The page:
In Later Years, students begin to use mathematical symbols and language to describe their mathematical explorations of daily life. In Number, students learn to identify order and model the counting of numbers up to 1000. They create number patterns mentally, by hand and with the use of calculators. Students perform simple addition and subtraction using numbers up to 100. They use objects to model multiplication and equal sharing for division. Students divide objects into equal parts to develop the concept of a simple fraction as part of a whole. They learn to order money amounts in dollars and cents, form different totals using dollars and cents, and carry out simple calculations such as change from small amounts. In Space, students participate in activities which assist them to learn to construct and follow directions, informal maps, diagrams and routes to locations in the local environment. In Measurement, chance and data, students learn to use informal measurement units. They recognise time units and investigate basic time patterns and cycles. They learn to tell the time using analogue and digital clocks. Students pose and respond to questions leading to data collection. They use pictographs and bar graphs to organise and present data. They use terms such as unlikely and almost certain, more likely and less likely to describe everyday chance events.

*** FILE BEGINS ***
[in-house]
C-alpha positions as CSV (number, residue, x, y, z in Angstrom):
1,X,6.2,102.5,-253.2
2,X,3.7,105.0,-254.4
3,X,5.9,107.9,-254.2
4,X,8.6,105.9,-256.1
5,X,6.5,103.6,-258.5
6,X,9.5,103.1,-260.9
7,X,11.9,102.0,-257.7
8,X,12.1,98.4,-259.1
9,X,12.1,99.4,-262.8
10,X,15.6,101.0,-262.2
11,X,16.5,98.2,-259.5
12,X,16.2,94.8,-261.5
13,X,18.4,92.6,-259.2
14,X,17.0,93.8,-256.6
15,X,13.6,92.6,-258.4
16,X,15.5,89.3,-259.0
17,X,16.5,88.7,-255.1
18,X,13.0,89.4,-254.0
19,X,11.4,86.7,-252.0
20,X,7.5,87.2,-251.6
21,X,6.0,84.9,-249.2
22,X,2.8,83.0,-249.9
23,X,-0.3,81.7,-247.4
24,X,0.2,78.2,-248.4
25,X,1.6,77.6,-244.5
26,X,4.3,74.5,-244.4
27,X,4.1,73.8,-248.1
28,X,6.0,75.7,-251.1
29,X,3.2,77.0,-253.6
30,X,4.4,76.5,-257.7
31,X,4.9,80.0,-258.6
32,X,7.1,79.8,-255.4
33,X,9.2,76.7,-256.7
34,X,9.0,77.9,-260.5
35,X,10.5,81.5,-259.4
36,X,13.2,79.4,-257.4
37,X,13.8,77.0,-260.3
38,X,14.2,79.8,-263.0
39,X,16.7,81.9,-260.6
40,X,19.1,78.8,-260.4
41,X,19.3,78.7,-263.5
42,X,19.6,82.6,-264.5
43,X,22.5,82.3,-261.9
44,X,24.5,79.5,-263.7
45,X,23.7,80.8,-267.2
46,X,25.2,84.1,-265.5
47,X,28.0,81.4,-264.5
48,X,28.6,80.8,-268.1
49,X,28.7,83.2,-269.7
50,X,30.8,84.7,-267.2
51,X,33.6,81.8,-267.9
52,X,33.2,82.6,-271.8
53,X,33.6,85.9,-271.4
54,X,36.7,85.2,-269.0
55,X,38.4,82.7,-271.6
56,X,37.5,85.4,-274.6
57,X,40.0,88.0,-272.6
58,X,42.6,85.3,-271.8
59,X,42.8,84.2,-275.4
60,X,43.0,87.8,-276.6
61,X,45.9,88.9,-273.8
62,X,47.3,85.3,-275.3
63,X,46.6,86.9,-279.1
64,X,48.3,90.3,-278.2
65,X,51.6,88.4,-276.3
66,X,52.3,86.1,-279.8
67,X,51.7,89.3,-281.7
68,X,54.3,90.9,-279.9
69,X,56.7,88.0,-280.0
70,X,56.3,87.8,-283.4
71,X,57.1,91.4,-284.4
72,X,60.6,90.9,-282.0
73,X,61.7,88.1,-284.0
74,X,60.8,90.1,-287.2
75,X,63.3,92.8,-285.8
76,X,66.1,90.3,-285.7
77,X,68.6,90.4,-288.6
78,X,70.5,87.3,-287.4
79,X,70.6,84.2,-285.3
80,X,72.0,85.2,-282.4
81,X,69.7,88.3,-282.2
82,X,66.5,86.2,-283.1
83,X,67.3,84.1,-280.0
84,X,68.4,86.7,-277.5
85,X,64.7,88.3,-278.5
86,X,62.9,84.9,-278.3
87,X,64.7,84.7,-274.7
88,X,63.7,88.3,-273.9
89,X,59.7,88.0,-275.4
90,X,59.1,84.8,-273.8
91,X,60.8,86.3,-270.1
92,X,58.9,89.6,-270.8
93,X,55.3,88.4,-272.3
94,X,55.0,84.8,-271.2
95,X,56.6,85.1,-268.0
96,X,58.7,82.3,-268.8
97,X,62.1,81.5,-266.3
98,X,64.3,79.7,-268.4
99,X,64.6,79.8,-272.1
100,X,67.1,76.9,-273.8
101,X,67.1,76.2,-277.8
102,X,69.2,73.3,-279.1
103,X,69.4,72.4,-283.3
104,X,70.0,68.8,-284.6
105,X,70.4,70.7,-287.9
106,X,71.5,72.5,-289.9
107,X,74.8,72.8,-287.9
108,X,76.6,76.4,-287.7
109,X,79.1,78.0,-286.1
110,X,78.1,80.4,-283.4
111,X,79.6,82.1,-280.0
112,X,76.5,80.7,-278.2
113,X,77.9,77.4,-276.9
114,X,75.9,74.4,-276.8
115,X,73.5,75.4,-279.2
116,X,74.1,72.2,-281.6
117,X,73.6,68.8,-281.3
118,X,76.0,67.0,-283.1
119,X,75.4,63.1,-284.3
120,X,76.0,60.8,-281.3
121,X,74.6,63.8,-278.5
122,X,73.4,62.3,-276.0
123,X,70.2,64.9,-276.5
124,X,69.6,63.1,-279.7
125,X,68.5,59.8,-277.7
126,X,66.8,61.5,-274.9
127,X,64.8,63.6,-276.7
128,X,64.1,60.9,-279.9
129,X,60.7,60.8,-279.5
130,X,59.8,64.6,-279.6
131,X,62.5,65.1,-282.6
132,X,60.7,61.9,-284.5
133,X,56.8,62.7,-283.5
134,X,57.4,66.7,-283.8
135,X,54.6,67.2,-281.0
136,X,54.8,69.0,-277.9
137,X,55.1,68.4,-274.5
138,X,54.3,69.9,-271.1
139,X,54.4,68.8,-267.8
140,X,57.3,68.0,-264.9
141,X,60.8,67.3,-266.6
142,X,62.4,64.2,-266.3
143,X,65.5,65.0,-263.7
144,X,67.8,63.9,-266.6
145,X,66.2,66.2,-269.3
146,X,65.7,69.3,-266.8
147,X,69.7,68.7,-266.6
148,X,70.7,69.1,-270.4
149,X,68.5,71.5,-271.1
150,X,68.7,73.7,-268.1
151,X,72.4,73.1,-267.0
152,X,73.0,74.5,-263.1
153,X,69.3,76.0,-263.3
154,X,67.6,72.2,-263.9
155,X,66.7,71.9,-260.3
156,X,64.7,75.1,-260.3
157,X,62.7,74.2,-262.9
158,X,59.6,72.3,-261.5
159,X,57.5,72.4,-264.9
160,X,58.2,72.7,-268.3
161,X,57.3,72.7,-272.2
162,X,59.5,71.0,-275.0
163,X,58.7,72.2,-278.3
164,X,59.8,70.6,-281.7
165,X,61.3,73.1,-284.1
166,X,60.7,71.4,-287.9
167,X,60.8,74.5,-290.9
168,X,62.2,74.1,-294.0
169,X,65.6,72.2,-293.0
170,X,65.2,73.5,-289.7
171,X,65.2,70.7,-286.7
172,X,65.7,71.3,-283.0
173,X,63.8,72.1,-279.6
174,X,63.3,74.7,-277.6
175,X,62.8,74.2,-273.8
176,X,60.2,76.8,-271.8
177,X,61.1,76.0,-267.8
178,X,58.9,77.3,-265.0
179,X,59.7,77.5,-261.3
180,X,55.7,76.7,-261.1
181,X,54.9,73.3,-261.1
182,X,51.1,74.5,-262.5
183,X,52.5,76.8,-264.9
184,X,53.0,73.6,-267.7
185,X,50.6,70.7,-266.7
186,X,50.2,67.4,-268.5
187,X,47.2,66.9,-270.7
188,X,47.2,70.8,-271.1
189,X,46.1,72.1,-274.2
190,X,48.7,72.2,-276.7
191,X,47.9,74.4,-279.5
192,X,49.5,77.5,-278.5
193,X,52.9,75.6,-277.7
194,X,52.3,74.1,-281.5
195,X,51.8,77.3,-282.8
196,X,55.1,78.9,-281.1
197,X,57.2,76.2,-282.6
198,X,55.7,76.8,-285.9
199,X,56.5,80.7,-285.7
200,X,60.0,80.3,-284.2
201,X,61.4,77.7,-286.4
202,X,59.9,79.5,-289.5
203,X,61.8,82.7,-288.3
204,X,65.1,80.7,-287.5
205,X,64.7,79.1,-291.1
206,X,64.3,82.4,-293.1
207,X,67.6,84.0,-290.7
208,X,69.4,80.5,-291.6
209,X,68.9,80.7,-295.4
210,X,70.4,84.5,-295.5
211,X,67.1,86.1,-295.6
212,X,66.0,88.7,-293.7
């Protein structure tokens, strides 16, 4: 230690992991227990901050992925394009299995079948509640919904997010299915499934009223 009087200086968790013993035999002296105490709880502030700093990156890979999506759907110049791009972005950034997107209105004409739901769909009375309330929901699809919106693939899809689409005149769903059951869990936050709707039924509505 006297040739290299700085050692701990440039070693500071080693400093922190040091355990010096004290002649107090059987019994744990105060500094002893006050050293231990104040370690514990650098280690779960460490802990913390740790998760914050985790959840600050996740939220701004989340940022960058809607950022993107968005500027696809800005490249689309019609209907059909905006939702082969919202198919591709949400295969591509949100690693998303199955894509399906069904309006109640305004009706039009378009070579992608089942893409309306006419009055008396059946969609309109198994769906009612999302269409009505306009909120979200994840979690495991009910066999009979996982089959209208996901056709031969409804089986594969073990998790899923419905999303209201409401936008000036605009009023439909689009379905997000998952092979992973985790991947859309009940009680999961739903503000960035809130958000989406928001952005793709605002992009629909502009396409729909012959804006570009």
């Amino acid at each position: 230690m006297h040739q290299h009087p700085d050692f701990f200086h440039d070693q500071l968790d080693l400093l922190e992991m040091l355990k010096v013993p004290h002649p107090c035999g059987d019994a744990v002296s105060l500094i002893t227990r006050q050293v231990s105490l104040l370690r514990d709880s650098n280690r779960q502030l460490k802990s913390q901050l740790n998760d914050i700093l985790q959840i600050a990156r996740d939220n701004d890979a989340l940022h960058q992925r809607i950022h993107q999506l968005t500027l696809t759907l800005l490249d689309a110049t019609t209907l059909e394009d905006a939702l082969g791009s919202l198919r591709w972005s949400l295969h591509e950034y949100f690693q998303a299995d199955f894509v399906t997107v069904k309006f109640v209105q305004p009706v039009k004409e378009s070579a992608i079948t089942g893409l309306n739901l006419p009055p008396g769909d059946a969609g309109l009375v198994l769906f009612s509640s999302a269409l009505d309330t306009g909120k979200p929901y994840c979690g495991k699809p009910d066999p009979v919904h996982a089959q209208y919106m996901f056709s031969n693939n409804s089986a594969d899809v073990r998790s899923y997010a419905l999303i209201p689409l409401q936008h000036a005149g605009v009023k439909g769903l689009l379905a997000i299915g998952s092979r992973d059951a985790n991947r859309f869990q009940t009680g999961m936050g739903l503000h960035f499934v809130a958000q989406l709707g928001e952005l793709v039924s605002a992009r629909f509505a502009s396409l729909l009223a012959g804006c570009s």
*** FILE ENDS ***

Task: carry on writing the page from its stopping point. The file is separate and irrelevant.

Where is Rosamond School?

276 Ballarat Road, Braybrook 3019
PO Box 4255, West Footscray 3012
Phone (03) 9311 1511